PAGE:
Status Update: 9-6-11

Day 9 | $0 paid | $90,717 till freedom

Pedi-Cab Status
Get bike: complete
Get criminal background report: complete
Get driving history: complete
Take defensive driving: complete
Meet with pedi-cab company: complete
Get chauffeur’s license: Wednesday @ 8:30 AM
Train: Thursday @ 9 PM
Start pedi-cabbing: Friday @ 9 PM

Pedi-cab drivers are required to meet with a representative of the pedi-cab company they want to drive for prior to applying for their chauffeur’s license. I originally planned on meeting with the owner of the company I want to drive for tomorrow, on Wednesday evening, since I had a conference call scheduled for tonight with some colleagues in Taiwan and we had some fairly important business issues to discuss.

However, while I was on the phone with the owner trying to set up a time to meet, I asked him about scheduling availability on the upcoming Friday and Saturday nights. He said he still had a couple of slots open, but the Saturday slots probably wouldn’t last since it’s a game day and pedi-cab drivers typically make $300 to $400 on those days by working from 5PM to 2:30 AM (9.5 hours). I asked him what it would take to be guaranteed one of those slots, and he replied that I would need to train by Thursday, which would mean getting my license on Wednesday, which would mean meeting with him to sign off my paperwork tonight. Unfortunately, he could meet only at 7:45 at a location 25 minutes away from me. It was already 7:25, and my Taiwan call was at 8:00. I had to make a decision: work or pedi-cab? I analyzed it for 1.2 seconds, then told the owner I’d be right there. I emailed a note out to my workgroup telling them I had an emergency, then got on my motorcycle and raced to south Austin.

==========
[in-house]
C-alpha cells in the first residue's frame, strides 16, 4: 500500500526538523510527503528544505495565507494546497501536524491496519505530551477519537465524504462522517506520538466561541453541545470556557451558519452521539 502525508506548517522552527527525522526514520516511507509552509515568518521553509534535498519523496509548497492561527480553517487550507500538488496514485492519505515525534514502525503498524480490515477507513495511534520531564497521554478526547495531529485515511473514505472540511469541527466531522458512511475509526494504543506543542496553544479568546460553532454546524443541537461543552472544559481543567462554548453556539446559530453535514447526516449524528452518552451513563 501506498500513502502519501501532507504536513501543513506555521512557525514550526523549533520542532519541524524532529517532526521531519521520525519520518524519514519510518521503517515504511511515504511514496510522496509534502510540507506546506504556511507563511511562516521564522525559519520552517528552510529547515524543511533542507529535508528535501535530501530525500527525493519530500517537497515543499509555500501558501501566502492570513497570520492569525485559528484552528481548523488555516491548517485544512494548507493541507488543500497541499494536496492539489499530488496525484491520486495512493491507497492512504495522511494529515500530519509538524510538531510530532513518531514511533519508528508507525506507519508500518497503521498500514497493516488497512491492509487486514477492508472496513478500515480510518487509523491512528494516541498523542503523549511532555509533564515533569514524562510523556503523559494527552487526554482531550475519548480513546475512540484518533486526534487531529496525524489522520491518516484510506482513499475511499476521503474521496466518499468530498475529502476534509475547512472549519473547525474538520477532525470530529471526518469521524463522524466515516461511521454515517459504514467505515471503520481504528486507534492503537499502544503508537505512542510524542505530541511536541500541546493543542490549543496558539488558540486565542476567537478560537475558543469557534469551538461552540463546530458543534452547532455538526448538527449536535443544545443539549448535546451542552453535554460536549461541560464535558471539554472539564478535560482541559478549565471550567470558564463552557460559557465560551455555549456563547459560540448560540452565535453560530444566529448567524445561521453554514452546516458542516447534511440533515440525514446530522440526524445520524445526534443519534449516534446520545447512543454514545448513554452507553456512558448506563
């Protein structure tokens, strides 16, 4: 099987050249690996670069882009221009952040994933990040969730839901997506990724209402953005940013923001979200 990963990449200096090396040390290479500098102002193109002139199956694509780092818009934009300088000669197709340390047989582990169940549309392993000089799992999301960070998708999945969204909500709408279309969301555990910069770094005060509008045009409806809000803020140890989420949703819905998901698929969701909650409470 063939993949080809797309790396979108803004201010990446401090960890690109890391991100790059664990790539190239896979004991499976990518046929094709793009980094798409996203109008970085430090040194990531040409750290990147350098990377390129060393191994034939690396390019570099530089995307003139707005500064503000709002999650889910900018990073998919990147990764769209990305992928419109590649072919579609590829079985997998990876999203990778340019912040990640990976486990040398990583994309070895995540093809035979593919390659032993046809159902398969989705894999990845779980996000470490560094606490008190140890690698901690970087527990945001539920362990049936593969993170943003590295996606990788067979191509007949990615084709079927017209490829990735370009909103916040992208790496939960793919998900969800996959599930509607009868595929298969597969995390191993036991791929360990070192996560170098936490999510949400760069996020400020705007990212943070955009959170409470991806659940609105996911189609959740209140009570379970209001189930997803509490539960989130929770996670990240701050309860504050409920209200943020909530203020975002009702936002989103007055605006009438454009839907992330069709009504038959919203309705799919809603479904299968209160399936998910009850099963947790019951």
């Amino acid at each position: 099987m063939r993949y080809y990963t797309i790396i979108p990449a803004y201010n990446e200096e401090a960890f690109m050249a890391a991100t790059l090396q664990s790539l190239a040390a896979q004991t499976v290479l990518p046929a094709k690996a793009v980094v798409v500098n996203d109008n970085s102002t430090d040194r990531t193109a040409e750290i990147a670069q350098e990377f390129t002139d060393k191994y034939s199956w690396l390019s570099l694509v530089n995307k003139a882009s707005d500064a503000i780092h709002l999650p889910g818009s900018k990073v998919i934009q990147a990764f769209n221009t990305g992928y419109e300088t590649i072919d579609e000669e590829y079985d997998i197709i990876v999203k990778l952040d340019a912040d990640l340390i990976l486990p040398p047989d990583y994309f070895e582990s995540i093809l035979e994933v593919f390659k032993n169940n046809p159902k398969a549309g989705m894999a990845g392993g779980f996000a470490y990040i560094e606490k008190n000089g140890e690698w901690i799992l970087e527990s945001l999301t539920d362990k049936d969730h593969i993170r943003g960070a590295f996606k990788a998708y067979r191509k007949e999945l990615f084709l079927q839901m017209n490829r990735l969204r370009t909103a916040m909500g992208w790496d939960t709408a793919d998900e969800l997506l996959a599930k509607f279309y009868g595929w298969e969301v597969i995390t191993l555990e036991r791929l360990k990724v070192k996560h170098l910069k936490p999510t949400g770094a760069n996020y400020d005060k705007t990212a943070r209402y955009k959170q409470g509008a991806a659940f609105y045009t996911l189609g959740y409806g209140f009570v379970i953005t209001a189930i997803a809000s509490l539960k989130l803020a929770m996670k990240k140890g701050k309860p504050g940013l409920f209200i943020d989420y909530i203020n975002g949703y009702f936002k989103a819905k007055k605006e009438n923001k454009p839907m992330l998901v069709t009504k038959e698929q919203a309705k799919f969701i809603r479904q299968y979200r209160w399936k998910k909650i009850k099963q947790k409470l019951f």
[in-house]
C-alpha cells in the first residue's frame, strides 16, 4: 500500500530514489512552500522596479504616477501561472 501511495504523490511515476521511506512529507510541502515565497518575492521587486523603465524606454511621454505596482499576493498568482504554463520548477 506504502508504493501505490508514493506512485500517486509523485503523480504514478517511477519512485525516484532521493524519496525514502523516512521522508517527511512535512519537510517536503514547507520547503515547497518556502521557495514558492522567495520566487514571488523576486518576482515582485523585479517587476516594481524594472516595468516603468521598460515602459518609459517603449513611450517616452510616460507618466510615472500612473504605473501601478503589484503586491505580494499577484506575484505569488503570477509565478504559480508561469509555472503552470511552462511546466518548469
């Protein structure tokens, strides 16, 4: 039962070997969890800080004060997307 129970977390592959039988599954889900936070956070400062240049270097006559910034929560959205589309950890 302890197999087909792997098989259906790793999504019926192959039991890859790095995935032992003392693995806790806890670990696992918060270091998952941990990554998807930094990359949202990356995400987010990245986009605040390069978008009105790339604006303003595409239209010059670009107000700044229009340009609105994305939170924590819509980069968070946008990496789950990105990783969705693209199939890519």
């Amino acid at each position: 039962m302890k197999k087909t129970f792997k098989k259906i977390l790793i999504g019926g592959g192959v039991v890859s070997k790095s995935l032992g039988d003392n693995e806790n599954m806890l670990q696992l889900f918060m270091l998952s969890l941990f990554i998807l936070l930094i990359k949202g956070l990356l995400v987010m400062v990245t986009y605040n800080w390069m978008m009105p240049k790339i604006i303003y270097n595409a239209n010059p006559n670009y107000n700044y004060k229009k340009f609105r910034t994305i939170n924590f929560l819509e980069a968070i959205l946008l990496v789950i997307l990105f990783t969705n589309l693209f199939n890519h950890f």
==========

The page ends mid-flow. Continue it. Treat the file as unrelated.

I didn’t feel good about missing the call, but I figured I could call them when I got back–at 8 PM our time, they still have their entire day ahead of them. And plus, there was $400 at stake here. 2.5 game-day Saturdays of pedi-cabbing, and I’ll pay off $1k of the $90k obligation. It might not sound like a lot, but I know it will add up. 

I arrived five minutes early and got the sign-off. Tomorrow morning I’m getting my license and I’ll be ready to train on Thursday. I got back home at 8:20 PM and took the call. All good, crisis averted, $400 almost in the bank.

My biggest priority going forward is that my second–and possibly third–job do not interfere with my career. Tonight, they definitely clashed, but I should be able to keep that to a minimum–I think I’m just experiencing some growing pains right now, and I should enter a zero-conflict steady-state schedule with this pedi-cab job starting this weekend after I get through all the bureaucracy .

My new boss (it seems really odd to say that) seems like a genuinely good guy, and we got along well during the initial meeting. He’s laid back, talked about how close he is with his family, and it sounds like he runs a really tight ship. I think it’s going to be a good arrangement. He has a JD and used to be a stockbroker, so he definitely has some smarts. I think he’s in his early 30s.

I should mention that I decided to go with a different company than the one I originally interviewed with last week. This new company has been a lot more responsive to my questions and they seem to be recruiting more actively in Austin, whereas the first company seemed fairly indifferent to my interest in working for them. Maybe it was just my slacks and polo shirt–I wore shorts and a t-shirt to today’s meeting.

Third Job Status
I’ll probably wait a couple of weeks before applying for a third job so that I can get a better idea of how lucrative (or not) this pedi-cab job is going to be and what kind of toll it’s going to take on my body. according to my new boss, pedi-cab drivers typically burn 8,000 calories per shift, and the boss man has seen his new hires lose about 20 pounds after only a few weeks of pedi-cabbing.